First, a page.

The paper aims to illustrate the transformation of Milan, focusing on its relationship with (urban) greenways. At the beginning of XXI century Milan was deeply converted into a mere service industry centre. The change modified also its territory. Brownfields took place of industries and logistic compounds, places without a use dotting its urban fabric. In the 1970s, visionary architects, planners, and landscape architects started to design a series of parks surrounding the town, creating a green crown fading its outskirts. North Park and South Park together with Boscoincittà (Wood-in-town) created a continuous green curtain setting the basis for a circular greenway. In the 1990s some studies, including the PhD thesis ‘Post-industrial Green’ by one of the authors and the academic research ‘Metro-Bosco’ by Stefano Boeri, demonstrated how Milan, while becoming a shrinking town passing from 2 million to 1.6 million inhabitants, could be transformed in a town where districts could be connected through green corridors. These theories, even if they had good dissemination and were widely published, actually didn’t become real as Milanese Administration imposed an anachronistic policy based on the developing of new neighbourhoods, trying to ‘sprawl’ a city that actually was decreasing. This proposal however bore a series of radiant green corridors starting in the centre of Milan (Raggi Verdi -Green Rays, a project by LAND, 2005). In the second decade of the new Millennium, it was clear that Milan had to accept to decrease, enabling at the same time a way to foster the quality of life for its citizens. In the last five years, the new Administration’s policy encouraged the abandoned areas requalification (actions ‘Re-shaping Milan’ 2015, and ‘Re-shaping Milan’, 2018-ongoing, developed with the Politecnico di Milano), and asked Italian Railways (Trenitalia) to ‘give back’ to the town six unused railways-yards encrusted in the city territory. This request, endorsed also by the common people - asking more and more green spaces and slow mobility in the town-, became real with the visionary plan “Fiume Verde” by Studio Boeri Architetti (Green River, 2016). This proposal designed a net of inner green corridors able to increase deeply the city green surface. In 2018, the first international competition to transform two railway-yards has been launched. One will be a linear park, the other will host the widest Milanese public park). The first concrete milestones for a green-way transformation of Milan.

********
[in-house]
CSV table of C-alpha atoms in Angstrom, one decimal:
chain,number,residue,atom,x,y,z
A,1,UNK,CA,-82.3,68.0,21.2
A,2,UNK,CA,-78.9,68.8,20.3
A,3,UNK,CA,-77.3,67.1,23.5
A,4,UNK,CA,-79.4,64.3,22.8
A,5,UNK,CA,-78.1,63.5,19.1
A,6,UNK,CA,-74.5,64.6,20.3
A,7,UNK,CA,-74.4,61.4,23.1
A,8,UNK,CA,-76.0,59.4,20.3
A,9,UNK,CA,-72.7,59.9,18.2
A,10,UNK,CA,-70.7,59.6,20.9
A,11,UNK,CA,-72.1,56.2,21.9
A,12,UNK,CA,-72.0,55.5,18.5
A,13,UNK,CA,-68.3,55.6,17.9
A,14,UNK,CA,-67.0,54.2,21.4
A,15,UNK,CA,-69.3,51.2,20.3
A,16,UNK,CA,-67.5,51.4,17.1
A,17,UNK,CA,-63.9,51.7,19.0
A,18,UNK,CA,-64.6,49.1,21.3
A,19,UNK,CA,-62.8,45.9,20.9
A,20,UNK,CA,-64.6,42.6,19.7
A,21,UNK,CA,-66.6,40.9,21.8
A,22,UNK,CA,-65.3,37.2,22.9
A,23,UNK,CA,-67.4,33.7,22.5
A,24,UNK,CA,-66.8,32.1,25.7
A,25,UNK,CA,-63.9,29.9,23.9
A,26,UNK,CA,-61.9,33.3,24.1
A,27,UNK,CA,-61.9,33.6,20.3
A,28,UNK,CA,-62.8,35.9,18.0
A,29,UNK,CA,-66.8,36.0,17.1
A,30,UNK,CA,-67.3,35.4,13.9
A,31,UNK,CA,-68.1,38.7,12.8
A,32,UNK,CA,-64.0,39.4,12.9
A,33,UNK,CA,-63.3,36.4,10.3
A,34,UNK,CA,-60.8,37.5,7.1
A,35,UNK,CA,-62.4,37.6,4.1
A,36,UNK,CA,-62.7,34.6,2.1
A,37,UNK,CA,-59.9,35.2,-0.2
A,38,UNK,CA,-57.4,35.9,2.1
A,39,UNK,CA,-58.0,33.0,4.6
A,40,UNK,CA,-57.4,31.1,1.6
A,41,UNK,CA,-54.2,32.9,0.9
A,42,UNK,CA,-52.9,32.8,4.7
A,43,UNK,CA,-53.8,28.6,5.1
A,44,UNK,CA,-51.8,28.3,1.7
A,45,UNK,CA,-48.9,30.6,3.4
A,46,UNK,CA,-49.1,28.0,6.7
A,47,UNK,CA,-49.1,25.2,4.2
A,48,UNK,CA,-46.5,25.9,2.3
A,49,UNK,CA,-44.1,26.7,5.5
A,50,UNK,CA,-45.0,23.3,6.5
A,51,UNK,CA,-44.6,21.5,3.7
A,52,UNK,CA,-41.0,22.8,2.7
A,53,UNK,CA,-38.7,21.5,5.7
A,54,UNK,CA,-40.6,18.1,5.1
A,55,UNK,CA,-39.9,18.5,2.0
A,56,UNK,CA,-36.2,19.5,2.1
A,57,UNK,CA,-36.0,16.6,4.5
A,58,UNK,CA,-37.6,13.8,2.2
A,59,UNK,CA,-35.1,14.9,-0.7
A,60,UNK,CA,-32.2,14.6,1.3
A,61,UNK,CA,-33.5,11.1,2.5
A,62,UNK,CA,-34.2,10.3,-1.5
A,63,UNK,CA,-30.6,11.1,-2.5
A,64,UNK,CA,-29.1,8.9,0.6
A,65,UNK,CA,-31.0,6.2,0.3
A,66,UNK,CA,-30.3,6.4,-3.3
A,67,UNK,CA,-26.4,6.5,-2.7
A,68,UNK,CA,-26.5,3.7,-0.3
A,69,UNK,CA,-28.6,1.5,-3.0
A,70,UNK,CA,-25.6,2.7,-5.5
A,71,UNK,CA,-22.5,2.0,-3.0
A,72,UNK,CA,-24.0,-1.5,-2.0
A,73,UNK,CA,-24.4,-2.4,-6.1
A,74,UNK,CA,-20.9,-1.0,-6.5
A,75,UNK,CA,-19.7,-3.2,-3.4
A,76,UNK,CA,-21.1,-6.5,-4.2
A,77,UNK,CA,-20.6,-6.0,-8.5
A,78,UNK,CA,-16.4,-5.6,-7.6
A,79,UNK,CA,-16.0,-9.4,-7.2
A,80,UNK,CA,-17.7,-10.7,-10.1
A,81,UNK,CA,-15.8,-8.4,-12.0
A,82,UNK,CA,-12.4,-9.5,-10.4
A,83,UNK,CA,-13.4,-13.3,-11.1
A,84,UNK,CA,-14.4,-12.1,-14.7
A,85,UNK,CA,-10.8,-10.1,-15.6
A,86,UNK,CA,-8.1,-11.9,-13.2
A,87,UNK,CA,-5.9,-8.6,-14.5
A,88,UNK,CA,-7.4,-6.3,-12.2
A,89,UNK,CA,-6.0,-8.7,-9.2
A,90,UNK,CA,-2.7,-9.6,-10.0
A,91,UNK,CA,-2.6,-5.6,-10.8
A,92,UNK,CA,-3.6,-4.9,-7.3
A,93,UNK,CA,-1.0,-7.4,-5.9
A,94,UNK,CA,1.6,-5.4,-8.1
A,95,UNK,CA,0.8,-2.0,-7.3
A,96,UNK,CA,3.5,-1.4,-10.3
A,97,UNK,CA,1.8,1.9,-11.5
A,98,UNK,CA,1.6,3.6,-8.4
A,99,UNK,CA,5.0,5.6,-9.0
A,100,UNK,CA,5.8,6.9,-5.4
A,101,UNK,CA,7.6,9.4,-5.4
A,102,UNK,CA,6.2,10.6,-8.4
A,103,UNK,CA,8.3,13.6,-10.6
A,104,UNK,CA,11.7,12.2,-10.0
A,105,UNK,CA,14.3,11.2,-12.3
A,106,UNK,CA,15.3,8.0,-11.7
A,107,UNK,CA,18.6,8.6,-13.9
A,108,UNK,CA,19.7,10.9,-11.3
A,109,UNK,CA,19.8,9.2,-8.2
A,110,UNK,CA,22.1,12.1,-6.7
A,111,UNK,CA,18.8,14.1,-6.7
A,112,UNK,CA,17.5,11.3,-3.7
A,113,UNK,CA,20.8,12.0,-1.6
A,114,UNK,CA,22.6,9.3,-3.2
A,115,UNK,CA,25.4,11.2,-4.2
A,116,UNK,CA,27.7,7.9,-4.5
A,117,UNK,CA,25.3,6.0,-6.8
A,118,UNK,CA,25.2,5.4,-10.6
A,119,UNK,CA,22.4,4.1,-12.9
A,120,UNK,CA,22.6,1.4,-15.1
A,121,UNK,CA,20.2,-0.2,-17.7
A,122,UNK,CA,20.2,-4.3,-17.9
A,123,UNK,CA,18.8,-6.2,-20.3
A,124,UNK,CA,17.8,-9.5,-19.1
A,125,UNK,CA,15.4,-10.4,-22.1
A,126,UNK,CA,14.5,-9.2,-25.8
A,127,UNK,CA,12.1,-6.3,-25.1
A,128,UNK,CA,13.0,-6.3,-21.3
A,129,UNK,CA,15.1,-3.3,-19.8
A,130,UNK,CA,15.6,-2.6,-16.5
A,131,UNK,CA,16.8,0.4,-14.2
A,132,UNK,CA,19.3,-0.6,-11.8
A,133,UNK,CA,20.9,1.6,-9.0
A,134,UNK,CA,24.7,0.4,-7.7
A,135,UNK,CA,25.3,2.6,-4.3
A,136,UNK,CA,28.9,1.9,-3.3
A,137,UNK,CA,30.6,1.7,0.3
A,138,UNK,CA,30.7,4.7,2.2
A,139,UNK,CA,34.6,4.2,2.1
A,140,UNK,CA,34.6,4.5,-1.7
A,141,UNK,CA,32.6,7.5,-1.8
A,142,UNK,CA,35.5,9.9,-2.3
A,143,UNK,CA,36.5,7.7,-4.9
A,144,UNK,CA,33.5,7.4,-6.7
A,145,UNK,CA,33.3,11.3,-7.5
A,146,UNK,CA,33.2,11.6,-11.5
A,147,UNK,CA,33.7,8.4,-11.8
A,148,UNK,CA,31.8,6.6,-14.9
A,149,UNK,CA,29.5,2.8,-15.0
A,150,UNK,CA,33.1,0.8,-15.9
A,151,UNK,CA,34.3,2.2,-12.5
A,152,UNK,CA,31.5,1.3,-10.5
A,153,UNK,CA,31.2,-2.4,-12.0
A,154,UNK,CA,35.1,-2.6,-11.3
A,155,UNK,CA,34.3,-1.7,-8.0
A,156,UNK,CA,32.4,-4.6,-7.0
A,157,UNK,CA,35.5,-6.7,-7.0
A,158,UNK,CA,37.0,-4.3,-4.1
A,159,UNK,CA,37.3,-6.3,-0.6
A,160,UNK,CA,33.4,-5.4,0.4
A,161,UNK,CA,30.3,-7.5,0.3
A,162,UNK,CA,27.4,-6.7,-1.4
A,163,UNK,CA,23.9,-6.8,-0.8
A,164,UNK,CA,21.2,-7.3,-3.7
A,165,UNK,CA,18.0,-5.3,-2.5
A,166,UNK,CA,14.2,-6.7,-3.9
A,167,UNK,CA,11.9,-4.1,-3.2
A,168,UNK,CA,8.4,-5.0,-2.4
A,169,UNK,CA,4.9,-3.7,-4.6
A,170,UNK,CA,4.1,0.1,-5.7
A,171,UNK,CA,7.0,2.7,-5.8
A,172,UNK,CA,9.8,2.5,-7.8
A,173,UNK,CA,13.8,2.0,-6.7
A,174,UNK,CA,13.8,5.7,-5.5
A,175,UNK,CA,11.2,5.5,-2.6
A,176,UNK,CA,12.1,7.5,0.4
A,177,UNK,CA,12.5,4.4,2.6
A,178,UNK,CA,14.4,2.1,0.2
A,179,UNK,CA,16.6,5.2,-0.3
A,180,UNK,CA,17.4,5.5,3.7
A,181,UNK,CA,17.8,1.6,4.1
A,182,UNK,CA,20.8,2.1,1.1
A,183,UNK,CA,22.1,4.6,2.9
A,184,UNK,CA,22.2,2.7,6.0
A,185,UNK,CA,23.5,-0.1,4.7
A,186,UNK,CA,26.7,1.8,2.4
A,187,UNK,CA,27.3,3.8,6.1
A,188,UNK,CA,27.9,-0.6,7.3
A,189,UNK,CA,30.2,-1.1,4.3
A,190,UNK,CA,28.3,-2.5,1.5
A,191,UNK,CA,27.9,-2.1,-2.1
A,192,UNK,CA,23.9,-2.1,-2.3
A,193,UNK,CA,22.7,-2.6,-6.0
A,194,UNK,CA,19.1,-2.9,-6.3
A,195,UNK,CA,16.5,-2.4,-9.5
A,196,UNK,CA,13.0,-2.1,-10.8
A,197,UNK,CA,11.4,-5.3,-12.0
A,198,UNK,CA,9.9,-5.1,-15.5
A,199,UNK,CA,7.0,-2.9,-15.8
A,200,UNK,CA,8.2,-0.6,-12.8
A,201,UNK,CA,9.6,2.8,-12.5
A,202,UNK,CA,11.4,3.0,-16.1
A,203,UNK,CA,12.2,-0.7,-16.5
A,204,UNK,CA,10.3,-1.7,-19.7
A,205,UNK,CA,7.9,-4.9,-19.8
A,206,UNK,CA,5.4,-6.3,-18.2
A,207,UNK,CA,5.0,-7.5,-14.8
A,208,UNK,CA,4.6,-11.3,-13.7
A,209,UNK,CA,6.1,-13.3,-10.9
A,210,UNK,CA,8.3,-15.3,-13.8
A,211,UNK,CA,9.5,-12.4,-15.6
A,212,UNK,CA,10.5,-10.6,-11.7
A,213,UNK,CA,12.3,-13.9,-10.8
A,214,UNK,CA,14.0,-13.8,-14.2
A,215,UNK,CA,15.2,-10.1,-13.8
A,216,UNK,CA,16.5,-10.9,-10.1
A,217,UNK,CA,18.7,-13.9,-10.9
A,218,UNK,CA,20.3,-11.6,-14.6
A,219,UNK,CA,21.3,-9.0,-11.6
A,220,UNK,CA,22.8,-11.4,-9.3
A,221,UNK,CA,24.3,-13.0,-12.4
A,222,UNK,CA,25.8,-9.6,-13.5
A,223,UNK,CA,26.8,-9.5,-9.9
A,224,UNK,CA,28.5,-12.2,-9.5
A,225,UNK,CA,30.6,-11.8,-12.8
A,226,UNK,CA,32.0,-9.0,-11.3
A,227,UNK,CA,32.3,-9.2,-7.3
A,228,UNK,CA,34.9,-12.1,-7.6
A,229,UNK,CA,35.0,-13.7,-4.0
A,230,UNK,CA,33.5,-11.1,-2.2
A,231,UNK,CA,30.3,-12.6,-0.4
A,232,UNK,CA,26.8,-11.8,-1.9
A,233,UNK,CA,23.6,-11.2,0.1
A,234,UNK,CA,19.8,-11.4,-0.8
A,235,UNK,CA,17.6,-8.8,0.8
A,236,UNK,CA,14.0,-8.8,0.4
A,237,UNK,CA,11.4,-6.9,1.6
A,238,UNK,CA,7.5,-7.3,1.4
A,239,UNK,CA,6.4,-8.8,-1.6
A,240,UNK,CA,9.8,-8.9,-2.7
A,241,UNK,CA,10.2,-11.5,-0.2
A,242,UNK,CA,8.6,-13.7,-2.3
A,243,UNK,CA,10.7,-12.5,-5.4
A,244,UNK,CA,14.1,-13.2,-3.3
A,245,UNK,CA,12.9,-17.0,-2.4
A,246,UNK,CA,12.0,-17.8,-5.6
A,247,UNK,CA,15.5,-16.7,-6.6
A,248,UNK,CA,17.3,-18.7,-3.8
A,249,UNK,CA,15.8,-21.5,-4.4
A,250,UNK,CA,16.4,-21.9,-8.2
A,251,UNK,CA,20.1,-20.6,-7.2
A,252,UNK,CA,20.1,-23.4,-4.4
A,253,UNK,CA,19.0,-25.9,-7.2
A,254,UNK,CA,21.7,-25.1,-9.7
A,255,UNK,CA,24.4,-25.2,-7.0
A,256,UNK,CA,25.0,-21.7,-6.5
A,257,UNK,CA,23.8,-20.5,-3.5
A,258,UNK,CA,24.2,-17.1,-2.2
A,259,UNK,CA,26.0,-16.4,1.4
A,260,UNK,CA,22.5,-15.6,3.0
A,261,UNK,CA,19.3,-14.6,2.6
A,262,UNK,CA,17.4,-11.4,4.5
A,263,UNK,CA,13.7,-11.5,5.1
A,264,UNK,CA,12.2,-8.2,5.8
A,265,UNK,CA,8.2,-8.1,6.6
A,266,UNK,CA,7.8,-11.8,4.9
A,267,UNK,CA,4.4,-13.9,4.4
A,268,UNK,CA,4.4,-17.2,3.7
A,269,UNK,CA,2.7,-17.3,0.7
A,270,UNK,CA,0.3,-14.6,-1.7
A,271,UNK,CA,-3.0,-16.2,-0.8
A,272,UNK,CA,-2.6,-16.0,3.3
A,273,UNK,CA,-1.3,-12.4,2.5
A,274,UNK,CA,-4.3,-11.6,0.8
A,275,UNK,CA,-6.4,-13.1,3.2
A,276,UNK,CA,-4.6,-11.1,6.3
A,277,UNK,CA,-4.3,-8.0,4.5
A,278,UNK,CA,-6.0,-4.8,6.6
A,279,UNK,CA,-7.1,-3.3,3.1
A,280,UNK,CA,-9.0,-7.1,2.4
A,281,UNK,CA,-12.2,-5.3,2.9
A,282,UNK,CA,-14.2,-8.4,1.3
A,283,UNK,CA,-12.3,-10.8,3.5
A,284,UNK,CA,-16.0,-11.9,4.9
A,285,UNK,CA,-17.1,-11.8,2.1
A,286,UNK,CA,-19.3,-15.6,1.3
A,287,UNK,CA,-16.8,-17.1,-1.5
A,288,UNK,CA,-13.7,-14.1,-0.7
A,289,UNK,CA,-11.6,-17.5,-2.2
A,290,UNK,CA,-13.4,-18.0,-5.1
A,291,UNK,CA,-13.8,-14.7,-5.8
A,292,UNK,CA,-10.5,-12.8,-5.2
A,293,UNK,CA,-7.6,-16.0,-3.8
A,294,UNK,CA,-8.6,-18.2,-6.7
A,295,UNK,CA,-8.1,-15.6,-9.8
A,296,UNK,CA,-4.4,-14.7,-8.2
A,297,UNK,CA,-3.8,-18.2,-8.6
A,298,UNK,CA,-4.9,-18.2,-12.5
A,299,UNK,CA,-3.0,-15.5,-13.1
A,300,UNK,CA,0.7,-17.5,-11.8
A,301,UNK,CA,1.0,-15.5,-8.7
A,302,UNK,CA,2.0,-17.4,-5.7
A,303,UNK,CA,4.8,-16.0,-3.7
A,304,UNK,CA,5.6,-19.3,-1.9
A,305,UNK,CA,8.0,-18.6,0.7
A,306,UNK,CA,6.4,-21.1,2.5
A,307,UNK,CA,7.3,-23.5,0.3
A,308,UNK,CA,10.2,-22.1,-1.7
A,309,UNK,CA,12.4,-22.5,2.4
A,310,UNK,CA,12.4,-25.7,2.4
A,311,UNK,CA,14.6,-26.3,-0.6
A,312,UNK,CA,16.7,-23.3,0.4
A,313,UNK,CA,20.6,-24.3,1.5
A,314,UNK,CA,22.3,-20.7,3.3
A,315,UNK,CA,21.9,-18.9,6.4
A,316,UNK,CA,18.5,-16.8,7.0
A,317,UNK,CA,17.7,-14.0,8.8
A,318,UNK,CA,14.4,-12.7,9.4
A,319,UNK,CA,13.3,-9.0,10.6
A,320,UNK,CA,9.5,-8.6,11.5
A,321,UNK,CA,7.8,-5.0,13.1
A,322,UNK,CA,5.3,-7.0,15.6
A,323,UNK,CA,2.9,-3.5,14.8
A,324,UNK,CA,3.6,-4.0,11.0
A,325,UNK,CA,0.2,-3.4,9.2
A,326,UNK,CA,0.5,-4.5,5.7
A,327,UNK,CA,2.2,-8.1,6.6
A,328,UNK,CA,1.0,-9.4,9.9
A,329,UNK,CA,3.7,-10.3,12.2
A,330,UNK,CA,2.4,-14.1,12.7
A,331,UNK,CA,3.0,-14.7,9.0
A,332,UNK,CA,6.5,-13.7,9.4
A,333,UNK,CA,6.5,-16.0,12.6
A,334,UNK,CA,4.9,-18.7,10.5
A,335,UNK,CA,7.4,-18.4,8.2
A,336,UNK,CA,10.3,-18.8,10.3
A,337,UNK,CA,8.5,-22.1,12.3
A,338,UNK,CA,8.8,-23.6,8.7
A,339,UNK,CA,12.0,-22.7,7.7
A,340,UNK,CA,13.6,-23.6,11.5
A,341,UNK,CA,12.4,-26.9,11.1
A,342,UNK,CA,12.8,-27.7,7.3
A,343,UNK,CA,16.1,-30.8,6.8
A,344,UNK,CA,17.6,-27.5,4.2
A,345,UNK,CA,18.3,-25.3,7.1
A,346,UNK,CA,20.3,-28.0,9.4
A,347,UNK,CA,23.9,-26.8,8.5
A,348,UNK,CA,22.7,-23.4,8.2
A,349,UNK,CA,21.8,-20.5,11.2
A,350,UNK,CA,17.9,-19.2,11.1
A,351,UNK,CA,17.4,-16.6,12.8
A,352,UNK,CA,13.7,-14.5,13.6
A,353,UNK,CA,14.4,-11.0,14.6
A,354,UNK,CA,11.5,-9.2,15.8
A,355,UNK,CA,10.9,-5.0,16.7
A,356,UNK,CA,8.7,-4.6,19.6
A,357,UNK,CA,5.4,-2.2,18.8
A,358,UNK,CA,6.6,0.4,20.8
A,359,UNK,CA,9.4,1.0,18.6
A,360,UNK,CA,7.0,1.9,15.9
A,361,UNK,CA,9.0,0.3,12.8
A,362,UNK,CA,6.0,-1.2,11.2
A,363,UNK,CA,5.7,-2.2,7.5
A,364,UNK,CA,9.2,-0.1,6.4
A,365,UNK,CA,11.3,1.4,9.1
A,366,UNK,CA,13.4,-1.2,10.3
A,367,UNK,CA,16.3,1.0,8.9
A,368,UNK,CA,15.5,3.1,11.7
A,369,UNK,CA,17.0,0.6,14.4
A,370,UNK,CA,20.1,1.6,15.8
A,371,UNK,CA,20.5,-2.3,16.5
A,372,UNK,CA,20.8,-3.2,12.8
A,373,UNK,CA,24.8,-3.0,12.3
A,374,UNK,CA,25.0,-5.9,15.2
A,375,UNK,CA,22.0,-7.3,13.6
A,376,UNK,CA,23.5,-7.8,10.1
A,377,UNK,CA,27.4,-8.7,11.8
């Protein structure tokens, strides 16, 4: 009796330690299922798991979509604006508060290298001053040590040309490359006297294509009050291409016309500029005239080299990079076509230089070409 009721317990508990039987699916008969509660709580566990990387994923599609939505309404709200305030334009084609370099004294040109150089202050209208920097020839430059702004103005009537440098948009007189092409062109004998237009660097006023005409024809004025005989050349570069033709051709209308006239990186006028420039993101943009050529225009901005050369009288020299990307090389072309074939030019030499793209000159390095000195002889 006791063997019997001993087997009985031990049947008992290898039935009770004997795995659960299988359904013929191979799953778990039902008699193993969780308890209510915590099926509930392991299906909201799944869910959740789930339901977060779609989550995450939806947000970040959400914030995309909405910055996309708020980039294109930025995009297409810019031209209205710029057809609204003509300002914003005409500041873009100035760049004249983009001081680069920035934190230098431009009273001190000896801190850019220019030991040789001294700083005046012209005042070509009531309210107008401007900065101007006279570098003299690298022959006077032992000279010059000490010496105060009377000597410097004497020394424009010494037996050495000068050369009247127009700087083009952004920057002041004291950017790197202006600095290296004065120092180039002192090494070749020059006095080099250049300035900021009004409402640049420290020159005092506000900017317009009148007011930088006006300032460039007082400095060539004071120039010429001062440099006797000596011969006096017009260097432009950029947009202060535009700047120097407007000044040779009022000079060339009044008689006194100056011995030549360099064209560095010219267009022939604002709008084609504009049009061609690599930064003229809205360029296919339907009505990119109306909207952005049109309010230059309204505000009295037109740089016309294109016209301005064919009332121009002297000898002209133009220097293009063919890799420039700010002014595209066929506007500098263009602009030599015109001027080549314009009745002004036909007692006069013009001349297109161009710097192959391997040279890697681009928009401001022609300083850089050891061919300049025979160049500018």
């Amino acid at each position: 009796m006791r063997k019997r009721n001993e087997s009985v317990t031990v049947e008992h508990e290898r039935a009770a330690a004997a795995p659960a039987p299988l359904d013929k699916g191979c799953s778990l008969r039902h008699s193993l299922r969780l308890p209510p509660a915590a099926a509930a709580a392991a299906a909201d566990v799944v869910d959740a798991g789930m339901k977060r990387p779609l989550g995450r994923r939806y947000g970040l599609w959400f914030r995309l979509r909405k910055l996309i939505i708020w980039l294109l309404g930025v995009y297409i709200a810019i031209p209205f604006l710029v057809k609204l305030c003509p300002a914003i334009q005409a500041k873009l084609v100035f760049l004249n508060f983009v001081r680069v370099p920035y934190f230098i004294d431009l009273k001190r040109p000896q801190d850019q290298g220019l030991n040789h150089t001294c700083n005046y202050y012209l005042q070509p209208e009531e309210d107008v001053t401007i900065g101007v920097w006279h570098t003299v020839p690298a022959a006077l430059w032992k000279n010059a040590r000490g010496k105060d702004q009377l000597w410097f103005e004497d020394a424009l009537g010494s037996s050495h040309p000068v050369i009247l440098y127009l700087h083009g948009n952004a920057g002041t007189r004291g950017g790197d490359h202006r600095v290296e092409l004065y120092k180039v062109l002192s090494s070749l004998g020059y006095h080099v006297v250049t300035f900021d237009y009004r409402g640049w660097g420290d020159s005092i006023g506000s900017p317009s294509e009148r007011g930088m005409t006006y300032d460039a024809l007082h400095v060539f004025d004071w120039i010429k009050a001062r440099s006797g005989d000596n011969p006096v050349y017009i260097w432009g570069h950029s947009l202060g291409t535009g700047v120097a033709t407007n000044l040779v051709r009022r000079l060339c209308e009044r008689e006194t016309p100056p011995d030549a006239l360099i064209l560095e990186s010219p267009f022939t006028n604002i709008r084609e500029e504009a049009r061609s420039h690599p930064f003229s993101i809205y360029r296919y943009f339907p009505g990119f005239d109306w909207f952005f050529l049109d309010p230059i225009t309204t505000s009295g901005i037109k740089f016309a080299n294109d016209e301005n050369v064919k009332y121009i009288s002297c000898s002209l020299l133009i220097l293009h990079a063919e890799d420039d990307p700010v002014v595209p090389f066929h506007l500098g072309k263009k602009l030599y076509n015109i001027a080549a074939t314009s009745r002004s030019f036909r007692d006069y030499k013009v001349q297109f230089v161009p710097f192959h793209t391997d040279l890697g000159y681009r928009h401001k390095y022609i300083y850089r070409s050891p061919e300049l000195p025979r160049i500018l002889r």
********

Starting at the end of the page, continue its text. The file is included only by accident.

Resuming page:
Fabris, Luca Maria Francesco; Semprebon, Gerardo; and Fu, Fan
"Greenways as a New Potential for Shrinking Cities. The Case of Milan (Italy),"
Proceedings of the Fábos Conference on Landscape and Greenway Planning: Vol. 6
, Article 54.
Available at: https://scholarworks.umass.edu/fabos/vol6/iss1/54
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